Mark R. Edwards
Old Pine Street Station
214, Pine St., N., Baltimore, Baltimore City
The "Pine Street Station" is a freestanding building of two stories raised on a partially exposed basement. Its style is quintessential brick Victorian Gothic as employed in the design of civic and commercial architecture during the 1870s. The building consists of three sections arranged telescopically on a common east-west center axis, the front on the west side of Pine Street being the tallest and widest section and decreasing successively in both width and height west toward the rear. The front section contains a large room on each of the three floors; the middle section contains a central stair hall with smaller service rooms on either side; and the rear section, longer in its original configuration, contained the jail. The construction is of brick exterior walls with wood framed floors and roofs. Although deteriorated, the original structural and detail fabric appears to be sound and intact---the exception being the rear section which was truncated from six bays to one bay in 1978.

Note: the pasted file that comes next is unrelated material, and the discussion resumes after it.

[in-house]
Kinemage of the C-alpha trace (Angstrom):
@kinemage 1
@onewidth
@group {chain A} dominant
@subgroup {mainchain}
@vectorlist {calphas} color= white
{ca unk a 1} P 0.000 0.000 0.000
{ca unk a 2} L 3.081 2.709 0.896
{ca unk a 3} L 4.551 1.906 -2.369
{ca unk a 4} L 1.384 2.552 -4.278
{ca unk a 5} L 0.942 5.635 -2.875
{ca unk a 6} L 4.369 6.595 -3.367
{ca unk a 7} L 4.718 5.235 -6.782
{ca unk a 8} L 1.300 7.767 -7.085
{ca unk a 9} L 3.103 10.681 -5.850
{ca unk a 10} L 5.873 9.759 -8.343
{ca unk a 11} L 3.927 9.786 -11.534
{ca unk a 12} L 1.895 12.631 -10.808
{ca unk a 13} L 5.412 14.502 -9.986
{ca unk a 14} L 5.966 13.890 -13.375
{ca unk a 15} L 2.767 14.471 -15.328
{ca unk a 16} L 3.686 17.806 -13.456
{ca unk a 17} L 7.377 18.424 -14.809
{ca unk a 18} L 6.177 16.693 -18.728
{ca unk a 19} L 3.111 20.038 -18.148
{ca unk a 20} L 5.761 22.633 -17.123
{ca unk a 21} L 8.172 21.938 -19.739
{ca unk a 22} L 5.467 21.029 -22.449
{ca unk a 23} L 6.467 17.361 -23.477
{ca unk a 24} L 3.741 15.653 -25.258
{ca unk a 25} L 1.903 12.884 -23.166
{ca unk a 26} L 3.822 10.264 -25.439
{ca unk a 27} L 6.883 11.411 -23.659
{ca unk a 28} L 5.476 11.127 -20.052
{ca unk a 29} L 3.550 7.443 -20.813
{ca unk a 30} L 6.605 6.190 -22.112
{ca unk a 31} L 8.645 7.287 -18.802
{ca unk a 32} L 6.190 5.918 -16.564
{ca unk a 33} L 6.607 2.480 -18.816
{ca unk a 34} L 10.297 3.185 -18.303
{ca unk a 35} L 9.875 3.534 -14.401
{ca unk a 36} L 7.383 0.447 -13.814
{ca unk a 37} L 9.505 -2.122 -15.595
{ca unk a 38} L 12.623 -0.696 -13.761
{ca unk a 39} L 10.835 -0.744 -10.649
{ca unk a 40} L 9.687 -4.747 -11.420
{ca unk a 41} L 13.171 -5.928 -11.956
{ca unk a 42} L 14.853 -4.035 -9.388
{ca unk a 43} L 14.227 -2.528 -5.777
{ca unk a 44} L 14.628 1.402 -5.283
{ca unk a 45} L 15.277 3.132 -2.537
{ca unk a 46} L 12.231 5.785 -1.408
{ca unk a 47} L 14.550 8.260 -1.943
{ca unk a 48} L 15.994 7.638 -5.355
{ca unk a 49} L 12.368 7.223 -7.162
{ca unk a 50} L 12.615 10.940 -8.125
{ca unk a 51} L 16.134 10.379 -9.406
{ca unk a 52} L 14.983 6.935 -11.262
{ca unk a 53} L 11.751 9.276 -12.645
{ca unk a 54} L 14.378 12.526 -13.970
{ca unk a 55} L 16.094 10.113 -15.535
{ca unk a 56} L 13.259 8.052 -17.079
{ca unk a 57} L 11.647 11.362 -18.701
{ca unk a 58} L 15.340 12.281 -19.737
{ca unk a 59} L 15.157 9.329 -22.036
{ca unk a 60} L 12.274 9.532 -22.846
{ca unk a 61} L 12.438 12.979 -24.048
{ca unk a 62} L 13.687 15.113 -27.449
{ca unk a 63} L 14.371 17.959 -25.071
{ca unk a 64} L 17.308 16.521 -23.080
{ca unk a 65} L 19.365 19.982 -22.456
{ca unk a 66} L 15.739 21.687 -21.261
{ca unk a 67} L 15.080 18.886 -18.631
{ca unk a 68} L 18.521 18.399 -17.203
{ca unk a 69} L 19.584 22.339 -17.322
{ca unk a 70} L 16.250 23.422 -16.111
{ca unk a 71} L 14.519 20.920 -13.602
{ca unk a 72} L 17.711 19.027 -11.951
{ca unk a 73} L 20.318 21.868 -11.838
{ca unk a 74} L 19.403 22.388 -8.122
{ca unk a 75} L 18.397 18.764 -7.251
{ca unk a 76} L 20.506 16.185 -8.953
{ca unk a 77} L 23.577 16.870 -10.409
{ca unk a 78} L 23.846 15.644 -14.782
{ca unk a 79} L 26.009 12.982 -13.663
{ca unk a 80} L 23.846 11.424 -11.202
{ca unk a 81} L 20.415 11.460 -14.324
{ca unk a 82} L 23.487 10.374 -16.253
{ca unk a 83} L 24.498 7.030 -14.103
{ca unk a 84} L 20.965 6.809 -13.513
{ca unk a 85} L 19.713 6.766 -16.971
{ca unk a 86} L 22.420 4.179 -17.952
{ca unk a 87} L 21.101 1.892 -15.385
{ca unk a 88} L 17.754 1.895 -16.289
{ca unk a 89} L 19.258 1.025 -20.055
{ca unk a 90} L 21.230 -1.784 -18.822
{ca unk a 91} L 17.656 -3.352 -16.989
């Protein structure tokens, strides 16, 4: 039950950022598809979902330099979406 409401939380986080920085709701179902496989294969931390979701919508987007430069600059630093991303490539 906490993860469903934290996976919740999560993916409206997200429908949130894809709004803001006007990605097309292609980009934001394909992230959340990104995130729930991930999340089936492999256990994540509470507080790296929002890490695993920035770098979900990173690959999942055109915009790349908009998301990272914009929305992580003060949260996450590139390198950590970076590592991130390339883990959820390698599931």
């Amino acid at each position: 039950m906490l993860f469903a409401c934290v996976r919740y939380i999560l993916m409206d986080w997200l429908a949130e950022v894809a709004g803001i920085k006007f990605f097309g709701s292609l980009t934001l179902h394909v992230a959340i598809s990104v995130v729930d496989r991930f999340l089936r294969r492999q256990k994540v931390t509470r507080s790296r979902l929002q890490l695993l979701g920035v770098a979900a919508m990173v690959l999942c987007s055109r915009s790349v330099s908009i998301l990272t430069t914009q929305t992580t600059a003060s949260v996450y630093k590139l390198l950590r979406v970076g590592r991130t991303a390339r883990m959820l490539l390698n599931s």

At the time of its construction in 1877-1878, the new Western District Police Station House not only signified new programs of the City of Baltimore to serve the demands created by the city’s burgeoning commercial development; but also it reflected in the most current terms the civic and commercial architecture of the period. Today, the building has become a significant landmark as a result of its notable design and its setting along a well-traveled thoroughfare which passes between two nationally recognized historic districts. As such, it is a preeminent artifact of the city’s emergence as a metropolis and a representation of the present’s predilection for historic preservation.